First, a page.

Guatemalan Monday: Fair Trade edition

Let’s talk about fair trade. If you don’t know what it is, here are two videos that explain the concept (and teachers, they are both on a level kids can understand too.)

 

Basically fair trade is like saying, Hey. It’s not cool to buy something at any price if the person who made it wasn’t paid a reasonable wage or had to work in bad conditions. Guatemala exports lots of products like coffee, chocolate, textiles, and fruit. Wouldn’t it be great if workers and farmers in those industries were paid a fairer wage?

Are you looking for fair trade coffee? Grounds for Change has a wide selection.  Want to start buying fair trade chocolate? Kristen at Rage Against the Minivan has a nice post where she rounds up ways you can make a difference. And if you’re looking for hand-made fair trade items from Guatemala, I recommend MayaworksTen Thousand Villages is also a chain of stores that sell fair trade items. There might be one near you!

 

 

Quotable Thursday

I love when someone writes the heck out of a sentence. On Thursdays, I try to post some of my favorites.

 

“Words in the air blow away as soon as you say them but words on paper last forever.”
~Vince Vawter’s Paperboy

paperboy

 

 

Wednesday: What I’m Reading

On Wednesdays, I vow to inconsistently list some good books I’ve recently read.

thatcher

The Actual & Truthful Adventures of Becky Thatcher by Jessica Lawson is an action-packed, hilarious and warm gem of a story. Becky is exactly what you want in a main character: brave, quick-thinking, funny, and smart. The voice in this novel alone would make for a great read-aloud. I loved this story to bits. If you’re looking for a fun read this summer–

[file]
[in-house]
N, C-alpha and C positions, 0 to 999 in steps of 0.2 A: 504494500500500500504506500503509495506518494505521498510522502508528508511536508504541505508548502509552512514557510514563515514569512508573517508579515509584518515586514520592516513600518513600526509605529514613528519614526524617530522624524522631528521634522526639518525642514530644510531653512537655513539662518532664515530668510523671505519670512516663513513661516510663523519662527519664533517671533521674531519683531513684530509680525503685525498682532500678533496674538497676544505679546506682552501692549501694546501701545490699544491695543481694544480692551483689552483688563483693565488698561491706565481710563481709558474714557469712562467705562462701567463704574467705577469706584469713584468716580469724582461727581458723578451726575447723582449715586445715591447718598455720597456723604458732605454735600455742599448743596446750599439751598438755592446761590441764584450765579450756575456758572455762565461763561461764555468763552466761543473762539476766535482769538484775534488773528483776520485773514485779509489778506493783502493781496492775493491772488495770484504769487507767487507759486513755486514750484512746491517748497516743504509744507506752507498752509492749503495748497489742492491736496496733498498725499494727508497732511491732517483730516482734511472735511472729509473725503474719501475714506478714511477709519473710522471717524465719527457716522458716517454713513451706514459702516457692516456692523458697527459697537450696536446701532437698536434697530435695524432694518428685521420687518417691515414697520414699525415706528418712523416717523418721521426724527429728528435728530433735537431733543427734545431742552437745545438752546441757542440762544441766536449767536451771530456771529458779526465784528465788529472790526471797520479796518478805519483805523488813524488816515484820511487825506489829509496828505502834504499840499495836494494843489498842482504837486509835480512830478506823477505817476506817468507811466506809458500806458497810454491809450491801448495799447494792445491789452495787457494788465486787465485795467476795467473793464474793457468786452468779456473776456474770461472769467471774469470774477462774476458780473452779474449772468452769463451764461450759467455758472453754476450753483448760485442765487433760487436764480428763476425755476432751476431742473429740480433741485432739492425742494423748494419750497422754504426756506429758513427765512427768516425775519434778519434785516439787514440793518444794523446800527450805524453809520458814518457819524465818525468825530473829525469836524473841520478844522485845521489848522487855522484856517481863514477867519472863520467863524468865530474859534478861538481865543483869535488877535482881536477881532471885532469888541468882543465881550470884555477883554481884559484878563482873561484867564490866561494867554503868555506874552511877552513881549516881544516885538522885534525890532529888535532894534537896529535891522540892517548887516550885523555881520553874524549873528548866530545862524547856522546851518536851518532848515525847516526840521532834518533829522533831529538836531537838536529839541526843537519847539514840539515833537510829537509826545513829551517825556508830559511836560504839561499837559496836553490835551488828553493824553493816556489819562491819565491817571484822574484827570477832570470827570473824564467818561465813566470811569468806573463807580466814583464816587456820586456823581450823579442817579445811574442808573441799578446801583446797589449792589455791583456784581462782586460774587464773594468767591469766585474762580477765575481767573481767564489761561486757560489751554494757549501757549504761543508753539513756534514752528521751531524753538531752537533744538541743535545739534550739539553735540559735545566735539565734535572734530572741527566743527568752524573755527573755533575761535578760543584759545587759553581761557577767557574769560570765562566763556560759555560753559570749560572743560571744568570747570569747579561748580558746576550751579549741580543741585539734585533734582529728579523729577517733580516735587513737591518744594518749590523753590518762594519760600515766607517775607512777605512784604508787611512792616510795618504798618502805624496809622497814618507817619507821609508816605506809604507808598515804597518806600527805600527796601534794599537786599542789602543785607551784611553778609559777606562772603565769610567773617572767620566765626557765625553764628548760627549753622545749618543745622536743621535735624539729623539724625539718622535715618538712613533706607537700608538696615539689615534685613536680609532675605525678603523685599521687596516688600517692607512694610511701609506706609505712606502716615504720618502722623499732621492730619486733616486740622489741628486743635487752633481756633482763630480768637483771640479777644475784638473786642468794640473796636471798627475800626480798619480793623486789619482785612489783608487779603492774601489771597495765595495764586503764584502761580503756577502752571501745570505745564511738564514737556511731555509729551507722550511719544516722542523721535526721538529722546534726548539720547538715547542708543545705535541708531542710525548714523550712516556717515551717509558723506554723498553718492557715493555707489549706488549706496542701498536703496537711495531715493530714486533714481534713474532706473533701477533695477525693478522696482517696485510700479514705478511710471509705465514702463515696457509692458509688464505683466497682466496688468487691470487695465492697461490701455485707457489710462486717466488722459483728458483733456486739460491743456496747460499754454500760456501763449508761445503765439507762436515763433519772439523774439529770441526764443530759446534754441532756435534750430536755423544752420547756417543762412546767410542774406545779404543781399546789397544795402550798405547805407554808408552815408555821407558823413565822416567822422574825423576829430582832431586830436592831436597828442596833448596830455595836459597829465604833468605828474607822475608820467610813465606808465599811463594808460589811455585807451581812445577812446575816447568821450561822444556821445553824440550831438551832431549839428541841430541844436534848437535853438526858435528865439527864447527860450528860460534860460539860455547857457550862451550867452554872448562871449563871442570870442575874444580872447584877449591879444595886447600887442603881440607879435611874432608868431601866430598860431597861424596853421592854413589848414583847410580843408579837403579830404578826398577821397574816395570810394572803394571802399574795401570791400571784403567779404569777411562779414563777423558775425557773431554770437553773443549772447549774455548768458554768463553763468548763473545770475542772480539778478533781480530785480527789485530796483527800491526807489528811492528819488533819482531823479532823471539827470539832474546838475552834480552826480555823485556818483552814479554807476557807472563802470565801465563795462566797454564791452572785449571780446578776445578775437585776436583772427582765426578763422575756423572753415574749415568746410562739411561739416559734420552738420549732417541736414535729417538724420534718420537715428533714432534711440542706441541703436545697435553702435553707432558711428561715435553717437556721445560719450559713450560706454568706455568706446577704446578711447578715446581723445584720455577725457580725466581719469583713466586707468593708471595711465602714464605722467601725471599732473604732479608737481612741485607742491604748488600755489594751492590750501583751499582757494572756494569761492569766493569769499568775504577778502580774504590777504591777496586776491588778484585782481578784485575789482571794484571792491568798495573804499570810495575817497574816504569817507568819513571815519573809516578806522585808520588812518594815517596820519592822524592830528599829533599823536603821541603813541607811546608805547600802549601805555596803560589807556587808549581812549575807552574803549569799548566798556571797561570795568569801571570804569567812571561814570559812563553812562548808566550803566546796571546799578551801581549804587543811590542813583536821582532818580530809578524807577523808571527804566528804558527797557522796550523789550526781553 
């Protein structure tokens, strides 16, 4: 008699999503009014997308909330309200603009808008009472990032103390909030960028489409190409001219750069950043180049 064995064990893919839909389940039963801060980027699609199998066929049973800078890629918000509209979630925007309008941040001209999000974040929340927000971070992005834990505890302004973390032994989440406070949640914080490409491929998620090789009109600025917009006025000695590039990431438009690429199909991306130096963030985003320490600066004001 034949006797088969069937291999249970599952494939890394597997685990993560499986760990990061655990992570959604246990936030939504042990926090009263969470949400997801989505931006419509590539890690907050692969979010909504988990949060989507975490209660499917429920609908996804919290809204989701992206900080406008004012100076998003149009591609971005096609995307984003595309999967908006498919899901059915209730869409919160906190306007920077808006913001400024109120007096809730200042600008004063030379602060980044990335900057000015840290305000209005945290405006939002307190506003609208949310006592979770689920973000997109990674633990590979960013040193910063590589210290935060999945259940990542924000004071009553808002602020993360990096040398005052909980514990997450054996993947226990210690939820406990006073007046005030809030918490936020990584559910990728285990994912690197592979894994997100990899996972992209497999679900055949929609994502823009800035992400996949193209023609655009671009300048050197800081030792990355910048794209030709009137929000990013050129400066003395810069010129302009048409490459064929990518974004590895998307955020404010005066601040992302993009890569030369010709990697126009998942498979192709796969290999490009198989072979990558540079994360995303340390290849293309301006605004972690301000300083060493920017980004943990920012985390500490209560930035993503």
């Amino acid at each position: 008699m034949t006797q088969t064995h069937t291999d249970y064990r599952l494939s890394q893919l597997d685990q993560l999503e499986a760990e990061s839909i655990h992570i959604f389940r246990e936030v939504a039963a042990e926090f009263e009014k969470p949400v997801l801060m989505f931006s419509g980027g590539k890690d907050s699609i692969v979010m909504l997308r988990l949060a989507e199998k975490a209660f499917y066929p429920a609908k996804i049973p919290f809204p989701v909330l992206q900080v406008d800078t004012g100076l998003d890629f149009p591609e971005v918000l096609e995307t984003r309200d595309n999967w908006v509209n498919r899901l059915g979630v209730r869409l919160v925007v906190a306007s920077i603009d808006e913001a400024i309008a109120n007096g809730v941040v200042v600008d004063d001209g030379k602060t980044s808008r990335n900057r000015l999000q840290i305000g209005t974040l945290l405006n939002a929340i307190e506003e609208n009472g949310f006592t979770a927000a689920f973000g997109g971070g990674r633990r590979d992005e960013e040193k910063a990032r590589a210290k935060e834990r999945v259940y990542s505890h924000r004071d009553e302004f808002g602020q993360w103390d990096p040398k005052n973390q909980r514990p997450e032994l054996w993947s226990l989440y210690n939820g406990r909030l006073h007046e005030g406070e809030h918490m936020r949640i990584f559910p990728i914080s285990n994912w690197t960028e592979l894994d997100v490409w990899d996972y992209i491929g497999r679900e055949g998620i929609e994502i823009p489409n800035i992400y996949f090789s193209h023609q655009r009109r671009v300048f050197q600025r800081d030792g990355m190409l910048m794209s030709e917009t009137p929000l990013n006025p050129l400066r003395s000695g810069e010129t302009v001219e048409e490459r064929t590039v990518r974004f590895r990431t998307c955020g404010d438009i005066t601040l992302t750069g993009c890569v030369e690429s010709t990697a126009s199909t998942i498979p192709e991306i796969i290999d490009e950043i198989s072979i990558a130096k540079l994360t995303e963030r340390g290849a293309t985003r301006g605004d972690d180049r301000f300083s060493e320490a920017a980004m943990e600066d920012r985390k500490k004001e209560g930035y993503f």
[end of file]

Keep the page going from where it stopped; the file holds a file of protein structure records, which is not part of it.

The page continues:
Go forth and find this book.

Vince Vawter’s Rules for Writing

School Library Journal has a nice roundup of interviews with Vince Vawter, author of Paperboy. If you haven’t read this novel, please do.

paperboy

 

It’s a rare gem of a story that has something for everyone–readers of all ages. One of the many wonderful aspects of the story is that the main character is coping with stuttering. This is something that the author has personal experience with. I have a dear friend and a close family member who struggle with this same thing. This novel was especially moving to me because of the way he portrayed what it’s like to cope with stuttering. It’s not the focus of the book–the book has action and a powerful historical setting and lots of other wonderful reasons to read it–but the struggle with stuttering was what drew me in and what brought me to tears.

 

I’ll leave you with Vince Vawter’s three rules for writing. They are the best three rules I’ve encountered.

 

Photo Friday

photo 4

This our first summer in our new house. It’s fun to see what plants are popping up and blooming in our yard. Roses are always a nice surprise!

Quotable Thursday

I love when someone writes the heck out of a sentence. On Thursdays, I try to post some of my favorites.

 

“We were all monsters and bastards, and we were all beautiful.”
~Rachel Hartman’s Seraphinaseraphina

Wednesday: What I’m Reading

On Wednesdays, I vow to inconsistently list some good books I’ve recently read.

 

dust of eden

Dust of Eden by Mariko Nagai is a novel in verse about one girl’s time in a Japanese-American internment camp during World War II. It’s a sparse, poetic story that is hard to swallow because of the awful truth it contains. If you’re visiting this blog because you read and enjoyed Caminar, this might also be a book you would like. If you’re looking for a beautiful story about hope, love, friendship, and loyalty–

Go forth and find this book.